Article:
Organic compounds function in all living things as carbohydrates, lipids, protein and nucleic acids. All these components provide the energy and the means to maintain and create life.
Carbohydrates provide energy for all living things and form the basis for some of their structures. Simple carbohydrates, or sugars, are monosaccharides that are directly absorbed. Glucose is a monosaccharide that is the basic fuel for life. Cellular respiration begins with glucose, and is the main product of photosynthesis.
Linked monosaccharides, or polysaccharides, are complex carbohydrates that are broken down by enzymes into simple sugars so they can be absorbed by the body. Most important are the starches, which are a storage form for carbohydrates. Glycogen is stored in the liver as glucose. Cellulose, such as cotton fabric and paper, is primarily a structural carbohydrate.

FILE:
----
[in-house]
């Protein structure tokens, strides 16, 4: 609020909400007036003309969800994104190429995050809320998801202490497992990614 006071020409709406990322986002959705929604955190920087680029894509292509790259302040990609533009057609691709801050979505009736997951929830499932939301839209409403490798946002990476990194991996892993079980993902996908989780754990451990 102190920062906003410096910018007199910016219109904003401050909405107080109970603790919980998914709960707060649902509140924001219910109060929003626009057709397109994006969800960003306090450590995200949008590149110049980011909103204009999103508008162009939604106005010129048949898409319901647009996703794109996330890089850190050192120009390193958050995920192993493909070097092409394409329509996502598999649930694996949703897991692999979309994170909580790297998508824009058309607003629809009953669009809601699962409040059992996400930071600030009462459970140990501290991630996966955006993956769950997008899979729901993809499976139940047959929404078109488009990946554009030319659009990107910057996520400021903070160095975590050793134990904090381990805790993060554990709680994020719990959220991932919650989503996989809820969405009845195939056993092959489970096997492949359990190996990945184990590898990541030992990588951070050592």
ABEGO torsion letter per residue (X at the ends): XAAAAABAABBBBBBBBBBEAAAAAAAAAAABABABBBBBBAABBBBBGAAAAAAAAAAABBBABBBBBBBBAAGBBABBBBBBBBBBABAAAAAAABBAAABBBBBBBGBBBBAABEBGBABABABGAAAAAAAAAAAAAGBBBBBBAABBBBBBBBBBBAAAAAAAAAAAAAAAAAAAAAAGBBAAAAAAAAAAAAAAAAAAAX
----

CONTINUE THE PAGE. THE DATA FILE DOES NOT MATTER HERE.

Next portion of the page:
Lipids make up waxes, fats and the steroids that compose many hormones. When oxidized, fat provides almost twice the energy of carbohydrates. Fats are often stored in plant seeds and in the adipose tissue of animals for reserve energy.
All life consists of proteins, which build and repair tissues and make up the enzymes that catalyze chemical reactions inside cells. Proteins also store a cell’s reserve energy.
There are two types of nucleic acids: deoxyribonucleic acid and ribonucleic acid. DNA stores and transfers genetic information, while RNA directly codes for amino acids and serves as the messenger between DNA and ribosomes to make proteins.